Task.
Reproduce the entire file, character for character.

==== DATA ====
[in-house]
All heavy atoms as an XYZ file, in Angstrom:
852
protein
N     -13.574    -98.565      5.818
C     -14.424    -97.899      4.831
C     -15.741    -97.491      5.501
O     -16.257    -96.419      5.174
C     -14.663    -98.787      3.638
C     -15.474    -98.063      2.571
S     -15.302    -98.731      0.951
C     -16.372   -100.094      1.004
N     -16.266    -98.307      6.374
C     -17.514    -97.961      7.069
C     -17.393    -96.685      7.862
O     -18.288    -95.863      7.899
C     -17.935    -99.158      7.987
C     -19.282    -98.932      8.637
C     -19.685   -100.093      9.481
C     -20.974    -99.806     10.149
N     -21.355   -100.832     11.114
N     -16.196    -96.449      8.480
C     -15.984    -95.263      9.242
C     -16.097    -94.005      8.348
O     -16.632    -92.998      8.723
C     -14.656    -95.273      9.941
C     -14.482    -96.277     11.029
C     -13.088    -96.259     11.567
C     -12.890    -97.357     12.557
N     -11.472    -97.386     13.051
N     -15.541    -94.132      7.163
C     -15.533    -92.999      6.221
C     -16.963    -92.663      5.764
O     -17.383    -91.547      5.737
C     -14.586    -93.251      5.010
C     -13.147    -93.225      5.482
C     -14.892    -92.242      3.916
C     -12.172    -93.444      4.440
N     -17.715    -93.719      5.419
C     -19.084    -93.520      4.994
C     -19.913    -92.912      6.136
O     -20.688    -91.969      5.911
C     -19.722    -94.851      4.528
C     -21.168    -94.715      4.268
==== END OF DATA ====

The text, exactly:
[in-house]
All heavy atoms as an XYZ file, in Angstrom:
852
protein
N     -13.574    -98.565      5.818
C     -14.424    -97.899      4.831
C     -15.741    -97.491      5.501
O     -16.257    -96.419      5.174
C     -14.663    -98.787      3.638
C     -15.474    -98.063      2.571
S     -15.302    -98.731      0.951
C     -16.372   -100.094      1.004
N     -16.266    -98.307      6.374
C     -17.514    -97.961      7.069
C     -17.393    -96.685      7.862
O     -18.288    -95.863      7.899
C     -17.935    -99.158      7.987
C     -19.282    -98.932      8.637
C     -19.685   -100.093      9.481
C     -20.974    -99.806     10.149
N     -21.355   -100.832     11.114
N     -16.196    -96.449      8.480
C     -15.984    -95.263      9.242
C     -16.097    -94.005      8.348
O     -16.632    -92.998      8.723
C     -14.656    -95.273      9.941
C     -14.482    -96.277     11.029
C     -13.088    -96.259     11.567
C     -12.890    -97.357     12.557
N     -11.472    -97.386     13.051
N     -15.541    -94.132      7.163
C     -15.533    -92.999      6.221
C     -16.963    -92.663      5.764
O     -17.383    -91.547      5.737
C     -14.586    -93.251      5.010
C     -13.147    -93.225      5.482
C     -14.892    -92.242      3.916
C     -12.172    -93.444      4.440
N     -17.715    -93.719      5.419
C     -19.084    -93.520      4.994
C     -19.913    -92.912      6.136
O     -20.688    -91.969      5.911
C     -19.722    -94.851      4.528
C     -21.168    -94.715      4.268